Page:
The Best Sentence of the Day

This blog is a cut-up of a dissertation in progress. Each day, I will post my favorite sentence that I have newly scribed. Everything out of context, but suggestive. I hope.

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I'm a game designer, a games researcher, and a future forecaster. I make games that give a damn. I study how games change lives. I spend a lot of my time figuring out how the games we play today shape our real-world future. And so I'm trying to make sure that a game developer wins a Nobel Prize by the year 2032. Learn more here in my bio or get my contact information on my contact page.

Sunday, June 04, 2006

Best Sentence #74

It's the weekend, and on the weekends because I work so hard, I like to give you a little cluster of sentences instead of just one. Woo!

The text below is the introduction to one of the more non-intuitive arguments of my dissertation-- that the original social vision of ubiquitous computing has actually been realized to a large extent in gamer culture, but without the ubicomp technology. Sort of a "We love the vision, but we don't need to wait for embedded sensors and computer-augmented objects, etc., to make it happen" kind of thing.


Is it possible for the design philosophy of ubiquitous computing to manifest first as a pervasive social architecture, and only later (if ever) as a widespread technological infrastructure? New media theory traditionally posits the opposite flow of influence: social adjustments follow the introduction of novel systems and devices. As William J. Mitchell observes in his 2003 Me++: The Cyborg Self and the Networked City: “We shape our technologies, then our technologies shape us” (6). From Raymond Williams’s seminal 1974 article on “The Technology and the Society” and Langdon Winner’s influential 1986 essay “Technologies as Forms of Life” to Mitchell’s more recent work, scores of theorists have explored how new technologies change our daily habits and restructure our relationships at every scale, from the intimate to the civic, from the private to the global-public sphere. But in the case of ubiquitous computing, must the promised technological innovation precede the social reorganization to which the field aspires? Or could, instead, ubiquitous computing’s social vision inspire a new pattern of everyday life in advance of its widespread technological realization?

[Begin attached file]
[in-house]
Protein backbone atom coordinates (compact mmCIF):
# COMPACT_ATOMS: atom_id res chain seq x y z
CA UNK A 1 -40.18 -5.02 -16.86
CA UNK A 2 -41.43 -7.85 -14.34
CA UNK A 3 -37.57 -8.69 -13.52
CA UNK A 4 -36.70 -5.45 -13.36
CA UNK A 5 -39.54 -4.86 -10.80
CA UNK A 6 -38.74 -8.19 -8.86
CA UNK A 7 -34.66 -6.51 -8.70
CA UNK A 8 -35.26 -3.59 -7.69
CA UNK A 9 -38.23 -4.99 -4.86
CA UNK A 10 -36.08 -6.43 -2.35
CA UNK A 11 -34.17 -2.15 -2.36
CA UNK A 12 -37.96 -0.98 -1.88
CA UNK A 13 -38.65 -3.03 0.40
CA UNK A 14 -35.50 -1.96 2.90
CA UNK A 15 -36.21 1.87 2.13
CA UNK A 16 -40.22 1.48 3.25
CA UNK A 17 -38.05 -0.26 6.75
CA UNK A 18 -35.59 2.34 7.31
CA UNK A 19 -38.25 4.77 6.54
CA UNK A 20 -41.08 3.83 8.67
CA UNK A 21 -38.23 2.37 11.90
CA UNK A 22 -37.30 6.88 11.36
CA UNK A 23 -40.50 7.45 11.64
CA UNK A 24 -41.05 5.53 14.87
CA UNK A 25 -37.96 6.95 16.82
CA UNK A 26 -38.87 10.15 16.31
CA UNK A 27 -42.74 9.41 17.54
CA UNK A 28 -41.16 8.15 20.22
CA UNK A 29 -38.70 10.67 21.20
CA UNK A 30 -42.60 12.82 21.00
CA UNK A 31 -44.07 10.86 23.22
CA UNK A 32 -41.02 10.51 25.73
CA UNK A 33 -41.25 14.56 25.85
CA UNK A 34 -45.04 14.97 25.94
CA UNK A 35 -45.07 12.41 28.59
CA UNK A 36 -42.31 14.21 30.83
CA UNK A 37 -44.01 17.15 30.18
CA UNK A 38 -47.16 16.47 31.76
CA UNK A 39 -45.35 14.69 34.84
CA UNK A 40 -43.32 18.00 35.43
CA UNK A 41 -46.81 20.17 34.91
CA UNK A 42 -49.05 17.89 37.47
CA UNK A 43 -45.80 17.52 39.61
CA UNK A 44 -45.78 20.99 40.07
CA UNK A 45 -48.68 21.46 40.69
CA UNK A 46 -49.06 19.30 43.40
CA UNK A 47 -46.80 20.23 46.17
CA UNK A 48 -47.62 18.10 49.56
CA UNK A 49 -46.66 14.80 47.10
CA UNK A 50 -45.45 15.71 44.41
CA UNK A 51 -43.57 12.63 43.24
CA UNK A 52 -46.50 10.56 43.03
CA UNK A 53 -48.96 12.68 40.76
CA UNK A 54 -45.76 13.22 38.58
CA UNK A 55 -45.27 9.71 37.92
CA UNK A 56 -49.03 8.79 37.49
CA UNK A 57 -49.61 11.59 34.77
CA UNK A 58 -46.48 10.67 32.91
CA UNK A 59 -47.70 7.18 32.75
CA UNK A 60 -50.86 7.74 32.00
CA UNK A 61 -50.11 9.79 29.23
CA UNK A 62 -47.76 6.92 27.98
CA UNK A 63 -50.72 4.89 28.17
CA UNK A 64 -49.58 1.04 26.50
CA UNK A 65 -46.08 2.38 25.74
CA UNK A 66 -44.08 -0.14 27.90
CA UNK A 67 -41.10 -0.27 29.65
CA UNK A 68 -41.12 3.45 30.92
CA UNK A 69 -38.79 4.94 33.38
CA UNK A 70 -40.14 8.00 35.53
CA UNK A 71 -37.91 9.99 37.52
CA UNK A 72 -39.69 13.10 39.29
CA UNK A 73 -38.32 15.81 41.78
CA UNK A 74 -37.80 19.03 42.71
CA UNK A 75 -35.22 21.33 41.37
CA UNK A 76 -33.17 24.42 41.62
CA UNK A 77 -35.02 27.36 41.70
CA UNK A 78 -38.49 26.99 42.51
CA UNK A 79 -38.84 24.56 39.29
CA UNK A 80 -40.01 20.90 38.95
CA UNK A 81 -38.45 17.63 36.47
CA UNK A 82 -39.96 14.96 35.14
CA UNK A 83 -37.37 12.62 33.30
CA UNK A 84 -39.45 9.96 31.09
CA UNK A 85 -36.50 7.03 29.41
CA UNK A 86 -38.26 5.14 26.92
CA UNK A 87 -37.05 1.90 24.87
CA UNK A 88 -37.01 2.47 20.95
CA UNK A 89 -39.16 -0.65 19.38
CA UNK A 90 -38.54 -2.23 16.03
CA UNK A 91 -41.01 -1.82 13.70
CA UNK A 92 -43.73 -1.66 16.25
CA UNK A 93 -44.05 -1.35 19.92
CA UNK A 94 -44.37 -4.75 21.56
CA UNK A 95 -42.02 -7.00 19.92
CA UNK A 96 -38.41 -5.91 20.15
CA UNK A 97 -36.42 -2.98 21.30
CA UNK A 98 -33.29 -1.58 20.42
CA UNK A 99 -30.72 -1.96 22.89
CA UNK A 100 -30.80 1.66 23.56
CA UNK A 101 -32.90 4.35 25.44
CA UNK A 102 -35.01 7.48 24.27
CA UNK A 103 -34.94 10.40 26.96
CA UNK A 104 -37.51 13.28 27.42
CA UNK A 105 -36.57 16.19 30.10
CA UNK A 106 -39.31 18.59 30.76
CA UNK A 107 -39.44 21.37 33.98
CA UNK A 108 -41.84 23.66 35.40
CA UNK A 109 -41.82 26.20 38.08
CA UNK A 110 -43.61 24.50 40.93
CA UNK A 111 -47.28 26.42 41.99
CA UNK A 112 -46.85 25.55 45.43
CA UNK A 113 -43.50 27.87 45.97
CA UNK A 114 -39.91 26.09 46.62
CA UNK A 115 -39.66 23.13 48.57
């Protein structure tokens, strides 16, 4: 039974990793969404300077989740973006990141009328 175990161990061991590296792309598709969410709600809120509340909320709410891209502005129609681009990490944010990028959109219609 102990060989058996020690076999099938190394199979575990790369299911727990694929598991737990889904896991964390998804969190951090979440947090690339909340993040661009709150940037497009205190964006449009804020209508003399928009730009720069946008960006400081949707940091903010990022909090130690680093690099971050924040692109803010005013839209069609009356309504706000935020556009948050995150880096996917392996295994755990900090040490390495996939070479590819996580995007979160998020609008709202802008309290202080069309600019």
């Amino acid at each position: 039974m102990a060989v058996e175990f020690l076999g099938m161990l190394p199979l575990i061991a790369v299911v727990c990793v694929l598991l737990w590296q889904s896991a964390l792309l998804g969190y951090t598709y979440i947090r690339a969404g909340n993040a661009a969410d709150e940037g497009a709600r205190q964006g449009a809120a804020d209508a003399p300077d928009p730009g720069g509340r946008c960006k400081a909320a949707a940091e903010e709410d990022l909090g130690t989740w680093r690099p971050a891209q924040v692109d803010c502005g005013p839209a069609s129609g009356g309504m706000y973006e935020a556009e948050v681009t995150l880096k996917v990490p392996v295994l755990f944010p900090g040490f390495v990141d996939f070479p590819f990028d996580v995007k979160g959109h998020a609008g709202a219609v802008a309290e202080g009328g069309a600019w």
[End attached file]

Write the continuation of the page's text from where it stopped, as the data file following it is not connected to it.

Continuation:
Blogger Anonymous said...

I must apologize to say that Ubiquitous computing seems little more than a pipe dream. I admit that I have not read all your posts, nor am I an expert in the field, nevertheless, I feel there is a very important factor being left out. I am not a religious person, but there are many people out there that are, this especially concerns christians.
I feel that when ultimately applied, Ubiquitous computing, as fulling its own intentions will involve integrating with the human body, this of course would become in religious context the mark of the beast.
Any person of academia may like to think that this issue is of little consequence, but consider the consequence of a populous confronted with their greatest fear. I should think along this line that as Ubiquitous computing is realized, violent opposition to growing technology will erupt. This moment will be one of two things, the dawn of a new era, or the end of days.

11:26 PM  
Blogger Jan said...

I am not very familiar with the jargon in this field - so please excuse my use of possibly incorrect terminology:
I think every new technological advance brings with it social change. And often it seems that the technology happened first, and the impact on society was a delayed consequence. However, I want to suggest that it depends on where you start your observation. Typically social pressures result (admittedly often indirecly) in the technological advance, which has as a consequence social change.

It is therefore a classical feedback loop, where change in the one results in change in the other.

2:41 AM  
Blogger FATMAN! said...

i agree with anonymous.

7:15 PM  

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